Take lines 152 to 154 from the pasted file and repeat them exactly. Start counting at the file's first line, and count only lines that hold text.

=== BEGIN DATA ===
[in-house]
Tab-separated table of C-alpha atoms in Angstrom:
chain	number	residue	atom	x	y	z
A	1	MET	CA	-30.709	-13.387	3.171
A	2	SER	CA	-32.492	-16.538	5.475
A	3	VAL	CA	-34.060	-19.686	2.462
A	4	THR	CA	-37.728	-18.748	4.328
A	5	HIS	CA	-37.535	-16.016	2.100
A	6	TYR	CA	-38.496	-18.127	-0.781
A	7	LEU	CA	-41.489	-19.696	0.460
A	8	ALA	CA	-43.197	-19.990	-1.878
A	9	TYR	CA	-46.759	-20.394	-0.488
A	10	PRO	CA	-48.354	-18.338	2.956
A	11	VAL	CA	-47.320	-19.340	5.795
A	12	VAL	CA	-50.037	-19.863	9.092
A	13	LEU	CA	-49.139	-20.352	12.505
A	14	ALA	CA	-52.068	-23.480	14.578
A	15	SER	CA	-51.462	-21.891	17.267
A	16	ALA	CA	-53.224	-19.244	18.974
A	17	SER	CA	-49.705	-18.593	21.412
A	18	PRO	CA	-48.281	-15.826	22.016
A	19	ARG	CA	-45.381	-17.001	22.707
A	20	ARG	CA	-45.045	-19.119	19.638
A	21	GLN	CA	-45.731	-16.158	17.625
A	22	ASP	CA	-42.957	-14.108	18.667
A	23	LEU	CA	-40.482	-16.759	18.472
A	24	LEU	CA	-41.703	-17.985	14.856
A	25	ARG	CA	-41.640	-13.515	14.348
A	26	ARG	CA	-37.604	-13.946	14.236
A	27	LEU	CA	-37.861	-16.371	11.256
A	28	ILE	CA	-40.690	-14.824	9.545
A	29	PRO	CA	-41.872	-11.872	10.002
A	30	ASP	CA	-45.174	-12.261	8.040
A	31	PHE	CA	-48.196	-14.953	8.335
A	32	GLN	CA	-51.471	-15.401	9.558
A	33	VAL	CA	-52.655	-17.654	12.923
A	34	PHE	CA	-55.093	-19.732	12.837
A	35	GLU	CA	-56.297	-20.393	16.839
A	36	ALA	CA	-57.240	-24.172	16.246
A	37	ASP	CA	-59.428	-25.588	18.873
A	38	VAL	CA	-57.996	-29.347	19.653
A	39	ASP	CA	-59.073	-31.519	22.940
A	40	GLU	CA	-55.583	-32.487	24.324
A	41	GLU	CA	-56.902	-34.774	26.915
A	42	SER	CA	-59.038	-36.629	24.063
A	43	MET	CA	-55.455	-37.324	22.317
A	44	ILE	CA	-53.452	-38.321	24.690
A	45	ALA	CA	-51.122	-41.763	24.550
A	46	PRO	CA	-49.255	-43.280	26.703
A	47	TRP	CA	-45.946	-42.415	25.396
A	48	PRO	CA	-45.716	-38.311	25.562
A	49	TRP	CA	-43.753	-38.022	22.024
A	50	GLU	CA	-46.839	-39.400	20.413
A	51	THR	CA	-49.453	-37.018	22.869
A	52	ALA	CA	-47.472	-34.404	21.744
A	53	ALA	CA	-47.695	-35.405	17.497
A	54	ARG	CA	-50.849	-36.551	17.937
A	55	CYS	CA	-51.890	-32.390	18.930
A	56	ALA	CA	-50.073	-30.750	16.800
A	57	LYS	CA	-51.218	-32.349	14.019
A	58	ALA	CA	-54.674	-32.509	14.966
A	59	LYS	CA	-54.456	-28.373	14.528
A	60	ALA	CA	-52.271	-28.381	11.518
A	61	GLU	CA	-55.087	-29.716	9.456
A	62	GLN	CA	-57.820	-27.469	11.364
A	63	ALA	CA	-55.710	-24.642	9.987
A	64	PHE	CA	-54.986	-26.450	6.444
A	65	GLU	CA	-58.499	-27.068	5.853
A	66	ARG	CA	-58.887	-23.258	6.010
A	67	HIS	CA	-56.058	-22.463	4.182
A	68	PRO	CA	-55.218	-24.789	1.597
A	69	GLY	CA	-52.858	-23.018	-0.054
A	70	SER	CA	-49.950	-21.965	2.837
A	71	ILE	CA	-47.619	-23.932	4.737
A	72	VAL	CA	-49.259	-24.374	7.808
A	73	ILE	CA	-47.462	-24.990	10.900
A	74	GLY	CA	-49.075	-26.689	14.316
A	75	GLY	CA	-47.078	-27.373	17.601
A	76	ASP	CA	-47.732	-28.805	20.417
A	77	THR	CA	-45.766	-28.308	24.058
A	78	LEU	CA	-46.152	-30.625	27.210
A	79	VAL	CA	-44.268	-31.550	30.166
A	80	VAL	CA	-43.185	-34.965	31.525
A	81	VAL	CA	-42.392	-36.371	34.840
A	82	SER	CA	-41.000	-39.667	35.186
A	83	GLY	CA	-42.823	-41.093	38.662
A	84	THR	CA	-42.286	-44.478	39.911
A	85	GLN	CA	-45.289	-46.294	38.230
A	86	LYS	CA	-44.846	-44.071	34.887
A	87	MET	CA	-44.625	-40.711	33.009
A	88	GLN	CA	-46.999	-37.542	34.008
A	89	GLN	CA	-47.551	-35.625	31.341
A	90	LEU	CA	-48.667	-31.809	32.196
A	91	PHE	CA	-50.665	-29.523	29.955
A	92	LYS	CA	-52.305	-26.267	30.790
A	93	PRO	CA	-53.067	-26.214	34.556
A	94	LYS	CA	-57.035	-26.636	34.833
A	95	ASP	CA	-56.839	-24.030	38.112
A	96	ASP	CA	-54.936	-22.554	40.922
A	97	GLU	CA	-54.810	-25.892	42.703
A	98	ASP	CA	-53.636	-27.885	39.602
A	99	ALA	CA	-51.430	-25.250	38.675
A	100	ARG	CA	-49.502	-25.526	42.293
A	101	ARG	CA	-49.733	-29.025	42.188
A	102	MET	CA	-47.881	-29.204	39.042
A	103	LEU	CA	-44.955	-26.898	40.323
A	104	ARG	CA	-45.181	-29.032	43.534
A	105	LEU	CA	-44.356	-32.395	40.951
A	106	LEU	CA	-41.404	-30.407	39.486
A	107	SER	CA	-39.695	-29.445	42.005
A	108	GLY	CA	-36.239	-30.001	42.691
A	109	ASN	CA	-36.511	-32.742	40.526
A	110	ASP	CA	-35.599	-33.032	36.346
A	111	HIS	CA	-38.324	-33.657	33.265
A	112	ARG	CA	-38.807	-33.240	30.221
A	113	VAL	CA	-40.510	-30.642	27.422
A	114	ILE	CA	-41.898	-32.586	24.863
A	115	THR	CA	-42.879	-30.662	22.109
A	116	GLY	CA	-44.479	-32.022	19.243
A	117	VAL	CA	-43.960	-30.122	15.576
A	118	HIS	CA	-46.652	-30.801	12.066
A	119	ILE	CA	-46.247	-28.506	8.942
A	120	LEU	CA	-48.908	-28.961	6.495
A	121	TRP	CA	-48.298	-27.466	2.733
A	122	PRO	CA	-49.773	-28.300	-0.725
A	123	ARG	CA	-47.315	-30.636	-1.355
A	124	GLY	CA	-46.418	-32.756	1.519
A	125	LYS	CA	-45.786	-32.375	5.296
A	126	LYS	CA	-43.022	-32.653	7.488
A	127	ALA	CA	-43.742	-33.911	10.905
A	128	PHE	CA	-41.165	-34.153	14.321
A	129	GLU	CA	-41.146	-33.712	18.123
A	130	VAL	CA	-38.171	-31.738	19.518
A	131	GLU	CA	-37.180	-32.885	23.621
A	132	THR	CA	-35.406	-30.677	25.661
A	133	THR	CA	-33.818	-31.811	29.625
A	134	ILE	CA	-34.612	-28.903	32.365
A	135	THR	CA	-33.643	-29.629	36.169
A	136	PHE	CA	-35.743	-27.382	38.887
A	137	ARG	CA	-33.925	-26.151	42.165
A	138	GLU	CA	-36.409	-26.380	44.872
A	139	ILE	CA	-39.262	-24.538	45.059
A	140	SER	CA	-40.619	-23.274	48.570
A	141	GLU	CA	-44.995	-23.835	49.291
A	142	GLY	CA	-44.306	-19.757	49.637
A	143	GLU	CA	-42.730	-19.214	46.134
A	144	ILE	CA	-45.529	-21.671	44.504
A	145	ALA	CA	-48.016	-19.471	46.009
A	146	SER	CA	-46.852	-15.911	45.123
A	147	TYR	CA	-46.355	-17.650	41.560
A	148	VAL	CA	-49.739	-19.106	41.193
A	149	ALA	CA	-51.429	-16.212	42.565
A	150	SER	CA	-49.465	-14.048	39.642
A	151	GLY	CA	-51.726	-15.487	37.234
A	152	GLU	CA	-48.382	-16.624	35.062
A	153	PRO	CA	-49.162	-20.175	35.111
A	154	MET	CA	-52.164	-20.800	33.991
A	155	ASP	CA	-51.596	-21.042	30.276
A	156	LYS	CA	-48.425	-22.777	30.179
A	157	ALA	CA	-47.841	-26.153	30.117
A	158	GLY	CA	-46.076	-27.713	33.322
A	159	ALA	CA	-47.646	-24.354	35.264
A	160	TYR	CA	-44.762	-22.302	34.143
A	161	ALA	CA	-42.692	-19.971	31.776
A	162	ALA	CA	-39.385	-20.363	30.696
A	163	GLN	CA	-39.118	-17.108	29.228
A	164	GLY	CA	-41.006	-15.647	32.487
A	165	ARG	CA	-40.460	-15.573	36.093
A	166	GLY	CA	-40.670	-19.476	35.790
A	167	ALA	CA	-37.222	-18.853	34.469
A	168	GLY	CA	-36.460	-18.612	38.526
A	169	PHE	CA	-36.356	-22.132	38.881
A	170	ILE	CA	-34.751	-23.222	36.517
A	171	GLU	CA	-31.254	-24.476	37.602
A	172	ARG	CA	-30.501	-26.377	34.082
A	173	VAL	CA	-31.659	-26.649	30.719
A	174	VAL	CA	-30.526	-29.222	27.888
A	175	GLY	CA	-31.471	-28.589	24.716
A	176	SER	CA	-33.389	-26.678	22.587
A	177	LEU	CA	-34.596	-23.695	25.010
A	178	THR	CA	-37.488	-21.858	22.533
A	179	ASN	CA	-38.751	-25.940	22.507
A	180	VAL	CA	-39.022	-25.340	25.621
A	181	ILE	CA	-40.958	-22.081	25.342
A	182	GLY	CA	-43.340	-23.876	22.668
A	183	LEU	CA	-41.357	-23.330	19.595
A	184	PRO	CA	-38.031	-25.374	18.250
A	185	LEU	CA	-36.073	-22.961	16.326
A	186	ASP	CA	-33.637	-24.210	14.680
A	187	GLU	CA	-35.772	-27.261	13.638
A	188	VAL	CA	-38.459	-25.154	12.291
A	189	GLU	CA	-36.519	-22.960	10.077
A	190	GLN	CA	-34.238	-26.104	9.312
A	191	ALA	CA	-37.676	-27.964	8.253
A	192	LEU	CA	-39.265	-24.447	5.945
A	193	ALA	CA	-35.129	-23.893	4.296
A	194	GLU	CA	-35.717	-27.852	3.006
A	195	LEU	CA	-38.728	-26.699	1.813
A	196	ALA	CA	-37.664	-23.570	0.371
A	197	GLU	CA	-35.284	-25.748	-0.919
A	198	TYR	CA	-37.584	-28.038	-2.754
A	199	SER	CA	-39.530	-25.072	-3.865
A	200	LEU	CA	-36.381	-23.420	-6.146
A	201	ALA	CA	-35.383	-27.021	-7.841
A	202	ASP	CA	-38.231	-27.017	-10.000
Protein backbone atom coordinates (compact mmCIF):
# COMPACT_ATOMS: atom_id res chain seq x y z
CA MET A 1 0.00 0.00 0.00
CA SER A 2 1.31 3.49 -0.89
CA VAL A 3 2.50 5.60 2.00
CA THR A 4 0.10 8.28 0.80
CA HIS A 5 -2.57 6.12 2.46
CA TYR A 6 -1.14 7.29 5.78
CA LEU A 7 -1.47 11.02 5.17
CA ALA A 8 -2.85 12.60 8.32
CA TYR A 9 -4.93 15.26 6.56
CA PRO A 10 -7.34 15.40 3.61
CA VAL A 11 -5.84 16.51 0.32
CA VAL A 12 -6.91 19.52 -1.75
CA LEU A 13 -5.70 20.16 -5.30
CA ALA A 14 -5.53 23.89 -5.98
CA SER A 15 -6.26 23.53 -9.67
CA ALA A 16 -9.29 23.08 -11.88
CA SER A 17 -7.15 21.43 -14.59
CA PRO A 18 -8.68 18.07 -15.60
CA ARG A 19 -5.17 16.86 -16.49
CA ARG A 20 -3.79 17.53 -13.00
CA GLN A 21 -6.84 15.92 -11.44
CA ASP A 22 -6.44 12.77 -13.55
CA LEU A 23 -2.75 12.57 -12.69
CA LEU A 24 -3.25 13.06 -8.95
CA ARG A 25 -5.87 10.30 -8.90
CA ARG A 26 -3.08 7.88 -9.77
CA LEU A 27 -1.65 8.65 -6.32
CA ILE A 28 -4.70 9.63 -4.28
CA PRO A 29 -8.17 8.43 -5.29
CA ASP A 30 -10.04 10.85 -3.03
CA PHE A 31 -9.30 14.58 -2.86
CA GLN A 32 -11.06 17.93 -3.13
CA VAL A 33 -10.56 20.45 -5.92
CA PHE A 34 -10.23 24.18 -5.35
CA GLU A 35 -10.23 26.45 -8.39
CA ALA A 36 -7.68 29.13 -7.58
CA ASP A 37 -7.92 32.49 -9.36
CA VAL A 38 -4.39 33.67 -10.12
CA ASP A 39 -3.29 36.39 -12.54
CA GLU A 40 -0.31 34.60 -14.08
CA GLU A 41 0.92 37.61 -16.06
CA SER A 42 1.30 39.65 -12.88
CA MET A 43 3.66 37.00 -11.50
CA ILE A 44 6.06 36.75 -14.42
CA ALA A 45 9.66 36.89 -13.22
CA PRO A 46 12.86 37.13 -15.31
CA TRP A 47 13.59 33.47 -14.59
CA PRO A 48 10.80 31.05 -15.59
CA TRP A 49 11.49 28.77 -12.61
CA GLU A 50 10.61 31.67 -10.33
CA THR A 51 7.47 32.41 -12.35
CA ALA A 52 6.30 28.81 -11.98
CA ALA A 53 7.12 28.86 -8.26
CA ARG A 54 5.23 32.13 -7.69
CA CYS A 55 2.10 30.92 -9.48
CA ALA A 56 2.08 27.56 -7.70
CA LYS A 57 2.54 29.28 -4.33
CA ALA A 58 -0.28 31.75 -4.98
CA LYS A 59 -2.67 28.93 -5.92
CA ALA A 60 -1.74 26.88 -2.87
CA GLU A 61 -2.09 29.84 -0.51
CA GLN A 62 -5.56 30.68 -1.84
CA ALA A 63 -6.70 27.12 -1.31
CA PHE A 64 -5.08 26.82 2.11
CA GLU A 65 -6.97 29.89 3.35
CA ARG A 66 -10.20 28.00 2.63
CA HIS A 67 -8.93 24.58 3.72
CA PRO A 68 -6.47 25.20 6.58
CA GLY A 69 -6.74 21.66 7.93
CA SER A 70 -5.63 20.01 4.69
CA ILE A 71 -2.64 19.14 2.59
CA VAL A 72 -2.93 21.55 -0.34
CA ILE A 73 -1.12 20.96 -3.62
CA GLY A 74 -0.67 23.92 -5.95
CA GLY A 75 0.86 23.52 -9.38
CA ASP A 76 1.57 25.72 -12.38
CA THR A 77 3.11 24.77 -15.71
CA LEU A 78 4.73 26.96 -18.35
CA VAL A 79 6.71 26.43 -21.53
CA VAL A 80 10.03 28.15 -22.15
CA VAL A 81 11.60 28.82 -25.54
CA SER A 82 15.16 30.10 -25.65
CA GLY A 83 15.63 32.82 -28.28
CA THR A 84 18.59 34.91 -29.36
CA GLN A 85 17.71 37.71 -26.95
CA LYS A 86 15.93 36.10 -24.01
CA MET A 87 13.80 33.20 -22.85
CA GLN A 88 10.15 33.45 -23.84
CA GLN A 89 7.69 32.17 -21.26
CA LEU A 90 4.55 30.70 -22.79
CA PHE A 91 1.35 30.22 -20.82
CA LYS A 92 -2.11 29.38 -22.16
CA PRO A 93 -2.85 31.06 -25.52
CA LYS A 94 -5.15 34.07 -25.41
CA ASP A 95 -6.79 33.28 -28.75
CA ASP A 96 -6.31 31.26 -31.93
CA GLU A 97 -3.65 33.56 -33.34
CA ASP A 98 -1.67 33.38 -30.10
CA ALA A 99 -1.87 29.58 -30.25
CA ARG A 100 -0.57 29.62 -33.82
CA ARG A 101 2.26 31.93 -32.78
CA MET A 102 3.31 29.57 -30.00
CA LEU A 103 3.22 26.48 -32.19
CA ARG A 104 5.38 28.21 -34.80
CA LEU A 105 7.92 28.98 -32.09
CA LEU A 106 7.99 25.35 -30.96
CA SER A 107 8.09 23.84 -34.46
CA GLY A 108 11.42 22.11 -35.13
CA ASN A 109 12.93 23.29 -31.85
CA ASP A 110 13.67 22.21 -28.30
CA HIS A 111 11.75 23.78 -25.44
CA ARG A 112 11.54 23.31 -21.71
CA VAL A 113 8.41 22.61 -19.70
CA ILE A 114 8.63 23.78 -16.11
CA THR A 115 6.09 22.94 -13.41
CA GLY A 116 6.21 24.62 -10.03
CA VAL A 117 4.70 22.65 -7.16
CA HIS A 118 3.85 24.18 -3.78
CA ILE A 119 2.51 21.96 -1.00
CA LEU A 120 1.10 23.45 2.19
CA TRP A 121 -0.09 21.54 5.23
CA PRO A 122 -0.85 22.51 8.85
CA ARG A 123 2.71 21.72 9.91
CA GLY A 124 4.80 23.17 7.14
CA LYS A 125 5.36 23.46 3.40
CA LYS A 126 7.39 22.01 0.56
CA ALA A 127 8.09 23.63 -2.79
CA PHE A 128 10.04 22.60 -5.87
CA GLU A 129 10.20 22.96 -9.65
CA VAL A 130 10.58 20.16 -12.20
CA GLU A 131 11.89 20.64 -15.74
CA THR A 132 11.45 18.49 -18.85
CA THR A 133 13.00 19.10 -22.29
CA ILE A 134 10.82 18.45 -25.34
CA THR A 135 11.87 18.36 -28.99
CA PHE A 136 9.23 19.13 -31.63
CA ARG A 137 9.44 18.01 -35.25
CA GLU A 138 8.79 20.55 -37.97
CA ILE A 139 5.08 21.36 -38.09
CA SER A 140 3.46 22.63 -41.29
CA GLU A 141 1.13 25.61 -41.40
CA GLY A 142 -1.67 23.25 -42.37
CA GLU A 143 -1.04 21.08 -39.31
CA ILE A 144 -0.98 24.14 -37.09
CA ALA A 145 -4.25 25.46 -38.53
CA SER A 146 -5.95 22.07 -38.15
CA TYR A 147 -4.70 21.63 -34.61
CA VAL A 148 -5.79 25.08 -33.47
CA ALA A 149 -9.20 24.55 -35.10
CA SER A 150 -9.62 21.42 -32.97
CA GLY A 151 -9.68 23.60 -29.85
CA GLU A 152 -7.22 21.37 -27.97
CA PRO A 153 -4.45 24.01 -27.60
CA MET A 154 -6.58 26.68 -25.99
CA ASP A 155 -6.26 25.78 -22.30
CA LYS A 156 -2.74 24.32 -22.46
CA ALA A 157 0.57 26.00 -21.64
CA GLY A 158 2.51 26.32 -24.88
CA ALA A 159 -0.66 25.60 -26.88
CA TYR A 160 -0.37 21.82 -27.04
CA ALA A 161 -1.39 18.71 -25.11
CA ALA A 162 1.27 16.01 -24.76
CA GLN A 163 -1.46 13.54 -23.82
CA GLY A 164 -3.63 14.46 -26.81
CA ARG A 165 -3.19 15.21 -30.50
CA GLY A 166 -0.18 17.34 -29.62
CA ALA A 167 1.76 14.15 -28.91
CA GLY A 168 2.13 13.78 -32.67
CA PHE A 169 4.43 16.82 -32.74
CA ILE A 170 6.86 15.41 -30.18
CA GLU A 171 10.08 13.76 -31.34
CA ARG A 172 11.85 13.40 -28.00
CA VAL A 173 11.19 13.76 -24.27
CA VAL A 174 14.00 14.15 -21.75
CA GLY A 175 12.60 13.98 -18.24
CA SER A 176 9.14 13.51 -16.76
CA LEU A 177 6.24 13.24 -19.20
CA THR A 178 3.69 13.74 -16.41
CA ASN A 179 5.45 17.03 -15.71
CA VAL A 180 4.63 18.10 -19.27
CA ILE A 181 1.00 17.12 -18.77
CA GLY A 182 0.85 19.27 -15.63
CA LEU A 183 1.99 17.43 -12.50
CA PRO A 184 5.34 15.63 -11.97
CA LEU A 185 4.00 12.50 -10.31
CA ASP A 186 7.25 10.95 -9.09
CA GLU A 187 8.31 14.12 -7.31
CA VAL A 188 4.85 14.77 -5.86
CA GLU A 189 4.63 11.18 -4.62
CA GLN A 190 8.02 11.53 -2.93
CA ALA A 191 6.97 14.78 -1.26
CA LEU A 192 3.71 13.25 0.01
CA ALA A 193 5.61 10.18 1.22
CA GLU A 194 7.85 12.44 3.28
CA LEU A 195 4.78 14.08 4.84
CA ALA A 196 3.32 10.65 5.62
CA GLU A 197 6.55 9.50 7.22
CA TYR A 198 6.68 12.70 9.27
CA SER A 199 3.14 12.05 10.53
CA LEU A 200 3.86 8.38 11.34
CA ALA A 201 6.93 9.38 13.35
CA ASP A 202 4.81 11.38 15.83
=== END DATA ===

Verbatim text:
A	149	ALA	CA	-51.429	-16.212	42.565
A	150	SER	CA	-49.465	-14.048	39.642
A	151	GLY	CA	-51.726	-15.487	37.234